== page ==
Edgar Douglas "Doug" Kenna II, the well-known business leader, former NFF vice chairman and College
Edgar Douglas "Doug" Kenna II, the well-known business leader, former NFF vice chairman and College Football Hall of Fame inductee, passed away Jan. 28 in North Palm Beach, Fla. He was 88.
Born June 11, 1924, in Jackson, Miss., Kenna attended Ole Miss his freshman year before accepting an appointment to the U.S. Military Academy. He quickly established himself as one of the finest athletes to ever attend West Point, earning eight varsity letters in football, basketball and tennis.
At quarterback and halfback under legendary Hall of Fame Coach Red Blaik, the 5-11, 180-pounder helped launch the great Army football teams of the 1940s. He played a key role on the 1944 national championship team that scored 504 points while giving up only 35 points the entire season. The team’s 56 points per game average still stands as a modern record. They posted a 9-0 record, and Kenna’s contributions at quarterback earned him 1944 First-Team All-America honors, leading to his induction into the College Football Hall of Fame in 1984. His athletic accolades also included All-America honors in basketball and captain of the tennis team. The 1945 class president at West Point, he was the Regimental Commander, and he ranked first in Aptitude for the Service in his graduating class of 854.
After fulfilling his military commission, including a tour as a member of the infantry in Germany, he returned to West Point as an assistant coach under Coach Blaik. His efforts helped the Black Knights to two more undefeated seasons. In 1949, he entered the business world at Avco Corporation, a defense and aerospace company, embarking on a career that would establish him in the vanguard of our nation’s business leaders. His early career included a stint at Westinghouse Electric Corporation, including a variety of assignments that involved design, development and marketing of major electrical appliances, and Mississippi Power and Light as a sales manager.
In 1959, he returned to Avco, ascending through the ranks during the next nine years as a vice president of the Missiles, Space and Electronics Group, and then vice president and general manager of the research and development division. His teams handled the design, development and production of the manned Apollo spacecraft and the payload reentry systems for the Atlas, Titan and Minuteman intercontinental ballistic missiles systems as well as other projects covering spacecraft communications, radar, oceanography, propulsion systems and medical research. His tenure at Avco allowed him to make significant contributions to U.S. security during the Cold War.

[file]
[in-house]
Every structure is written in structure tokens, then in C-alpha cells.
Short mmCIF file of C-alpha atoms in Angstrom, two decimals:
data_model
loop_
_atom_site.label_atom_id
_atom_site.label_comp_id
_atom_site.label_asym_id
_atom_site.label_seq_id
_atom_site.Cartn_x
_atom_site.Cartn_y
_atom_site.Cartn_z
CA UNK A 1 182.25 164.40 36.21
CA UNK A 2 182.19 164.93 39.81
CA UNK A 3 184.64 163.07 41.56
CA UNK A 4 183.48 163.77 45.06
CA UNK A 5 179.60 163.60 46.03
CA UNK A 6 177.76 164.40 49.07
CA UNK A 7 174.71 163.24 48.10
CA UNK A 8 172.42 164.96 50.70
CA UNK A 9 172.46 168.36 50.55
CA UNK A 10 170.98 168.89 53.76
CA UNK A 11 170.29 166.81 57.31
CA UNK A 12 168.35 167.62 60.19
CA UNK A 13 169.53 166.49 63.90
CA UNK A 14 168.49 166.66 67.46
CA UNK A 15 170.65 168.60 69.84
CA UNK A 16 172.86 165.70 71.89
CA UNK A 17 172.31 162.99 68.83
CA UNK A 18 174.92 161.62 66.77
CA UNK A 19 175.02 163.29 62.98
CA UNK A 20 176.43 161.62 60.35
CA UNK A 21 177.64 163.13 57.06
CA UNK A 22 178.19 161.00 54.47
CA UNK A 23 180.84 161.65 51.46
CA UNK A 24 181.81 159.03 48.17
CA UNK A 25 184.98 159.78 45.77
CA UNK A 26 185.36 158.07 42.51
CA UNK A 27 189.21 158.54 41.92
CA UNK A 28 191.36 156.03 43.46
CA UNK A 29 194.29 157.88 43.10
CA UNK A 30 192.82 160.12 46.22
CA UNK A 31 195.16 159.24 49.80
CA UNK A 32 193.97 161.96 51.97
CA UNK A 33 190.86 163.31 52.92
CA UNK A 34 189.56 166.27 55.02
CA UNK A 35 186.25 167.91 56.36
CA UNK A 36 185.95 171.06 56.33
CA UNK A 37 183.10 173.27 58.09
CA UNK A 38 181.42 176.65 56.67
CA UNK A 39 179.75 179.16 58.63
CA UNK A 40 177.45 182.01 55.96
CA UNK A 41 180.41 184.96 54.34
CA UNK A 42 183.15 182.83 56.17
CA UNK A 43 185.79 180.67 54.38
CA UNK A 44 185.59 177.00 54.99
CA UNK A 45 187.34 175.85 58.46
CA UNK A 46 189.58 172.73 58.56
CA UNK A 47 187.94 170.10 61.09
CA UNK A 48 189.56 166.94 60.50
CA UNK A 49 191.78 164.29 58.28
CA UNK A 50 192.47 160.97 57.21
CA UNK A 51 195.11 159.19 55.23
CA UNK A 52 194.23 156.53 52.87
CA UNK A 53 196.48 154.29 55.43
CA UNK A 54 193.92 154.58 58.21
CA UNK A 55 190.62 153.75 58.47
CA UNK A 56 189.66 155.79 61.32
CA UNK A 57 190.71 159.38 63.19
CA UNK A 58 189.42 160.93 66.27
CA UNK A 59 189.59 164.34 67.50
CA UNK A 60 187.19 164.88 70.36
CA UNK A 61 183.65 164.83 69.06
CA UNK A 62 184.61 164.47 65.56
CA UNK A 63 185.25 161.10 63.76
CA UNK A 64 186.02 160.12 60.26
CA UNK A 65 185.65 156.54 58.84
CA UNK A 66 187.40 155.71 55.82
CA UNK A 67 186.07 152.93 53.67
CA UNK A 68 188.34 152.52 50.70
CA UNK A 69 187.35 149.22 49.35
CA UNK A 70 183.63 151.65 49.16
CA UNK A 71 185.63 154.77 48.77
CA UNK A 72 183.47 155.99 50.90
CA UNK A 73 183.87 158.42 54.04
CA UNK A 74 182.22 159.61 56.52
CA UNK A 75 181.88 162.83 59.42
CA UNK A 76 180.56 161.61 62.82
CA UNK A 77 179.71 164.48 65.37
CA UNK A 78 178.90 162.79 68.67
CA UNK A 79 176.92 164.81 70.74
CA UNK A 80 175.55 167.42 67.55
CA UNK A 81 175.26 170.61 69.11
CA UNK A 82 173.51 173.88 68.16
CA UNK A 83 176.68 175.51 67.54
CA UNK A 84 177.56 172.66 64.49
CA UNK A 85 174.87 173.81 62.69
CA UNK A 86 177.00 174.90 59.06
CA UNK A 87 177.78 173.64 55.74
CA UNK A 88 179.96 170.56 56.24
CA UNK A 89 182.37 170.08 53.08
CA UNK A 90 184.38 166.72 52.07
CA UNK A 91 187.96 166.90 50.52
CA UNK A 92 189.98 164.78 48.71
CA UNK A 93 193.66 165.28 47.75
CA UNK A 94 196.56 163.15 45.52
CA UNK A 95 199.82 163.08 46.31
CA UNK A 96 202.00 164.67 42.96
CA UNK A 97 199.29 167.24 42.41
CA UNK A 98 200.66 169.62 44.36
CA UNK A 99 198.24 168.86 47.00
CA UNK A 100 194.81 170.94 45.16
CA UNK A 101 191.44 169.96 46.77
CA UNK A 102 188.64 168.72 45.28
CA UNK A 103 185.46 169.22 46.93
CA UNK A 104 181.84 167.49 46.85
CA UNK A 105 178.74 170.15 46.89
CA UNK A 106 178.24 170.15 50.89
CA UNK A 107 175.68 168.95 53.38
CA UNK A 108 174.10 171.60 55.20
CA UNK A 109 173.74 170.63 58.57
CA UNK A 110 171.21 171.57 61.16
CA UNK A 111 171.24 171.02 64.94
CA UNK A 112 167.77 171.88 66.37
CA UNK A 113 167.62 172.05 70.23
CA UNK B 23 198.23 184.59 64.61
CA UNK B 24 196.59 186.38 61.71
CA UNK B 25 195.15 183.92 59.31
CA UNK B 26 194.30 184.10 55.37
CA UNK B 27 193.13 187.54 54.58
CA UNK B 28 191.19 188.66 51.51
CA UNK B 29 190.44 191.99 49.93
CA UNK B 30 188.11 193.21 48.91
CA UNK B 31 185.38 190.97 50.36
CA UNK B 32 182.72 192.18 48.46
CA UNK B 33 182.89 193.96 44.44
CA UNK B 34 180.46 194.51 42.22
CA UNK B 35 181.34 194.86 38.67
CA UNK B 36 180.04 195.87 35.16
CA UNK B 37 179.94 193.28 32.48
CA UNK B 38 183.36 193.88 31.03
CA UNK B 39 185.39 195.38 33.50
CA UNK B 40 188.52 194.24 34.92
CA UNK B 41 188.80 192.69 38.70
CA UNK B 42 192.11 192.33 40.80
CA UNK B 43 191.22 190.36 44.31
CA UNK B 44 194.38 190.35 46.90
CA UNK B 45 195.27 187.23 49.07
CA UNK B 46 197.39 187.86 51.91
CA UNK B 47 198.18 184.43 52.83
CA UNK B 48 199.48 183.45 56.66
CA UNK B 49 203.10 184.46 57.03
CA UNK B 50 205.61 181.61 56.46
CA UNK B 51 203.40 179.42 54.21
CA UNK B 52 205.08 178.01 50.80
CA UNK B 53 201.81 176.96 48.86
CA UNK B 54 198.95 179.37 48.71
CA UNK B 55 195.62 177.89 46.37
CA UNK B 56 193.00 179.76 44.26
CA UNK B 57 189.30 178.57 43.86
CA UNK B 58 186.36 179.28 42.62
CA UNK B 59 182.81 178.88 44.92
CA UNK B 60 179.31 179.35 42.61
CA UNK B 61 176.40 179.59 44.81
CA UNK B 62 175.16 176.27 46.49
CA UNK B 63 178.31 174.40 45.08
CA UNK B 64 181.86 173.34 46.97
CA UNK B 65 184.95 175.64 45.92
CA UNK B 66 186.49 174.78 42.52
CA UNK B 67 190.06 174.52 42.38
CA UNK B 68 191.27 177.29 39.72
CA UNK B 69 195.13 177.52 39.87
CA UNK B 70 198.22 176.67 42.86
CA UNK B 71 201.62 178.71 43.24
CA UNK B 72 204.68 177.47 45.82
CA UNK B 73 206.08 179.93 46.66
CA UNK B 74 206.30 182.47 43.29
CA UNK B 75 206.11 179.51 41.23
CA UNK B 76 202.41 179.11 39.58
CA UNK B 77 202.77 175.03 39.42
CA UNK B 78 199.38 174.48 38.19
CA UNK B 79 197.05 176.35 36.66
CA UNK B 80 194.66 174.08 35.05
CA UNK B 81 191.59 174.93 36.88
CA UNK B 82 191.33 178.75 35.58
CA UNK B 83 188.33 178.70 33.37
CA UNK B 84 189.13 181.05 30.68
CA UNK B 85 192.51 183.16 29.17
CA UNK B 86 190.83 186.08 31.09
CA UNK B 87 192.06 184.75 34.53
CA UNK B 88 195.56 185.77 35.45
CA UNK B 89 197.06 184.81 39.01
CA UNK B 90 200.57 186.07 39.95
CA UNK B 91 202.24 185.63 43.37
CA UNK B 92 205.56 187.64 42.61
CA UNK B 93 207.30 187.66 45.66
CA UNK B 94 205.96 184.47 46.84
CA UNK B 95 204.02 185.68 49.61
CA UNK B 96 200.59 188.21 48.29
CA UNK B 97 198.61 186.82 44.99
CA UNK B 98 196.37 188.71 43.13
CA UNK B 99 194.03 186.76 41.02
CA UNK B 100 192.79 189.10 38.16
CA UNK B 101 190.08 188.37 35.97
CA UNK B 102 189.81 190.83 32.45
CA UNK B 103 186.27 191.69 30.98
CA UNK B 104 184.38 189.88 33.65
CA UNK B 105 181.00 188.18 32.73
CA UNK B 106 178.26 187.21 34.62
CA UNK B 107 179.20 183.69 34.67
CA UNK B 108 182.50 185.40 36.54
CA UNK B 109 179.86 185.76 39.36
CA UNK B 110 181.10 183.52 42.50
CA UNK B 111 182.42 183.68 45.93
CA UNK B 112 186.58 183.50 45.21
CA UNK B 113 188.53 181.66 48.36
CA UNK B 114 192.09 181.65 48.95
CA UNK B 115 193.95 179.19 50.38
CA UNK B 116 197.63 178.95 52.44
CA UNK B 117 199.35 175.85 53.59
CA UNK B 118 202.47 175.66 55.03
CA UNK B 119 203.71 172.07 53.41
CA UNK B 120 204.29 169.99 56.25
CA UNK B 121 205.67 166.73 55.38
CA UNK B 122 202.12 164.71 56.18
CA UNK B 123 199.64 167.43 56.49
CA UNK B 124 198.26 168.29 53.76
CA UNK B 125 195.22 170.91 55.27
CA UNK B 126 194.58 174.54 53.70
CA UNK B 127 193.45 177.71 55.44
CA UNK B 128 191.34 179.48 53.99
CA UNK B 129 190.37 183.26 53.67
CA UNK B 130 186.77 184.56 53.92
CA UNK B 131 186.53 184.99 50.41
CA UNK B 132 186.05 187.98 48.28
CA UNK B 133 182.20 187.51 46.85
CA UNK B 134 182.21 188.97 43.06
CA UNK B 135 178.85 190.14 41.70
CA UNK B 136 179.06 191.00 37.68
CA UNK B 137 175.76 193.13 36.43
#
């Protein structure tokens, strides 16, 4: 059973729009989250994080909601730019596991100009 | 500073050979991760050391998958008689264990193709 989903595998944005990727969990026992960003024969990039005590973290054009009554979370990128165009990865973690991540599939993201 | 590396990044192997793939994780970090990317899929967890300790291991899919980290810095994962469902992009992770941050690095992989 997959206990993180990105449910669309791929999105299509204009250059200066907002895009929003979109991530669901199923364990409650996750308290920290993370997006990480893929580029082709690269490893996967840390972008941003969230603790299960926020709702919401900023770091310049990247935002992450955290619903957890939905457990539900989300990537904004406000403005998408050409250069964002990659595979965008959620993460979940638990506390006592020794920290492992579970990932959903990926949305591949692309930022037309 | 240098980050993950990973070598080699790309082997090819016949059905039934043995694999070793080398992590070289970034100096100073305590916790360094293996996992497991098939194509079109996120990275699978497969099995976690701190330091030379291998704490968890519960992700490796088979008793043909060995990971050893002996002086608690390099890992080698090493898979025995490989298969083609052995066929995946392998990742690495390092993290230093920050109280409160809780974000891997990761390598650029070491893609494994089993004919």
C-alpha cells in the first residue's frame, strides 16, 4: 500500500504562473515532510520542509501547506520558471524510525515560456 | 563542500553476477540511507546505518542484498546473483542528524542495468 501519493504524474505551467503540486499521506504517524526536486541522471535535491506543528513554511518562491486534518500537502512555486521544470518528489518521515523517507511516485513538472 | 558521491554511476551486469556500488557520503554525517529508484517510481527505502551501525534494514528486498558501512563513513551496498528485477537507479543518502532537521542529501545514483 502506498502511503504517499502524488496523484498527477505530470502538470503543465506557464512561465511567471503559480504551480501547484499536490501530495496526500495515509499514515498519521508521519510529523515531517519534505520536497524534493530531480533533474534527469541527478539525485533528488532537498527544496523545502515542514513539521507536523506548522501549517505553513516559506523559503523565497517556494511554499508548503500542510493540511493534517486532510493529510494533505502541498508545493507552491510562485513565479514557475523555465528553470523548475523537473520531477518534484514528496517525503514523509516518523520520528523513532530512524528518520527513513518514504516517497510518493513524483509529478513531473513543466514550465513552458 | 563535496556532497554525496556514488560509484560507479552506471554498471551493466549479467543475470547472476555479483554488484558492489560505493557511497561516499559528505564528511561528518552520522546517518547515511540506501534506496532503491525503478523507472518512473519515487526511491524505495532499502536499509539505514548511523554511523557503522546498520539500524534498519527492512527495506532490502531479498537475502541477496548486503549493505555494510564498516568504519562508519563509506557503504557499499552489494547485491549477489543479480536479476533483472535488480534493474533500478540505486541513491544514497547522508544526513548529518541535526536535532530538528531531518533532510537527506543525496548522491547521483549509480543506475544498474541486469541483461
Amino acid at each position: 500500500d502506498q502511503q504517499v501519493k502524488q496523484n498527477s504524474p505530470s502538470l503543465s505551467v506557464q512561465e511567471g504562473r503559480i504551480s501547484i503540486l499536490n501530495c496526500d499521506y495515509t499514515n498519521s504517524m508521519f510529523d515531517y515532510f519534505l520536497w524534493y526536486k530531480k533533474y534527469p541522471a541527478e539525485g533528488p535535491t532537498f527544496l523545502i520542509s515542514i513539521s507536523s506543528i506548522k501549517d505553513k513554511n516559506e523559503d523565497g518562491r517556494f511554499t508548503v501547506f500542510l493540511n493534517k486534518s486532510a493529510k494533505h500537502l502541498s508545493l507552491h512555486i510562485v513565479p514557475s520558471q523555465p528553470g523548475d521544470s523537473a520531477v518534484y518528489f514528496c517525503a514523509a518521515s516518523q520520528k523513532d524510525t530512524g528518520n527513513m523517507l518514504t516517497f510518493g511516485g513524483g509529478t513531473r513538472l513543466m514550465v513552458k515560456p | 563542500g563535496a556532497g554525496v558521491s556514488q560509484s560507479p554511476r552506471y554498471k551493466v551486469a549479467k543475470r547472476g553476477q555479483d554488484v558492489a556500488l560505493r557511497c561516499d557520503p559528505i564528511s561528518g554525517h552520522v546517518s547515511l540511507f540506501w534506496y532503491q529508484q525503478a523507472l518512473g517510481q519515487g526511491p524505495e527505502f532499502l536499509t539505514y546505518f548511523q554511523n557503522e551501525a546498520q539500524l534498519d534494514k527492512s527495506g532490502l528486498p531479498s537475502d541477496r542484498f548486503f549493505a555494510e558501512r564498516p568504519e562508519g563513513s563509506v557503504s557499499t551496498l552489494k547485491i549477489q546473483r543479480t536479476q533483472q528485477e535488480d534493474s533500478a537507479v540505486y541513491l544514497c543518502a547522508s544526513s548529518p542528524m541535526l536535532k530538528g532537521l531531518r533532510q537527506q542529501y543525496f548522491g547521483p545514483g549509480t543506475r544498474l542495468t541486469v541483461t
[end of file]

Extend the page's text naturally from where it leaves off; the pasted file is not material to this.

In 1968, Kenna became president of Fuqua Industries, a holding company with multiple subsidiaries. While at Fuqua, he led a major acquisition that increased the company’s sales by a multiple of six in just two years. In 1970, he joined Robert B. Anderson, Ltd., as the president and managing partner, leading the organization and its global financial and marketing services from their offices in New York, London and Rome.
In 1973, his impressive resume led him to the presidency of the National Association of Manufacturers, the nation’s top manufacturing association responsible for articulating policy for the manufacturing industry. While in this position, he founded the United States/USSR Trade and Economic Council.
In 1977, Kenna left the National Association of Manufacturers to become president of Carrier Corporation, the nation's leading manufacturer of air-conditioning, heating and refrigeration equipment. In 1981, he became a partner and a director at G.L. Ohrstrom & Co., a capital investment firm buying, organizing and developing companies on its own account. During Kenna’s tenure, Ohrstrom’s major companies included the New York Stock Exchange listed Dover Corporation, Carlisle Corporation and Roper Industries. Kenna served as chairman of the board of the Carlisle Corporation and Roper Industries.
Kenna’s many other board positions included the Phillips Petroleum Company, Investors Diversified Services, the L.S. Starett Corporation and Heritage Communications, Inc. He also served as the chairman of Vinnell Corporation, which handled the military and logistics training for the Saudi Arabian military in advance of the Gulf War.
He served as a trustee of Eisenhower College and Northeastern University; a member of the Vincent T. Lombardi Cancer Foundation; chairman of the United Way campaign; chairman of the Hiawatha Boy Scout Council for Upstate New York; a trustee emeritus of the Association of Graduates of the United States Military Academy. He served two U.S. presidents as chairman of investigative committees. He received the Freedom Foundation Medal and the Gold Knight Award from the National Management Association.
Recognized for his many philanthropic efforts, he became one of the first individuals to endow an NFF National Scholar-Athlete Award, and he was a major benefactor at West Point, including the lead donation to build the Kenna Hall of Army Sports at the Kimsey Athletic Center.
Throughout his lifetime, he distinguished himself as the embodiment of the West Point motto of "Duty, Honor, Country.” As a soldier, athlete, industrialist and philanthropist, his outstanding leadership and integrity set a standard of performance and conduct against which future generations of West Point graduates will be measured.
Kenna is survived by his wife, Jean; son, Edgar Douglas Kenna III (Debi); daughter, Susan Cronk (Shanler) and numerous grandchildren and great-grandchildren. A Graveside Service will be held at the Lakewood Memorial Park, Jackson, Miss., Feb. 11, 2013 at 11:00 AM. A Memorial Service will be held at The United Military Academy at West Point, Highlands, NY, on May 13, 2013, at 1:30 PM. In lieu of flowers, the family suggests donations to the Lost Tree Chapel, 11149 Turtle Beach Rd., North Palm Beach, FL 33408.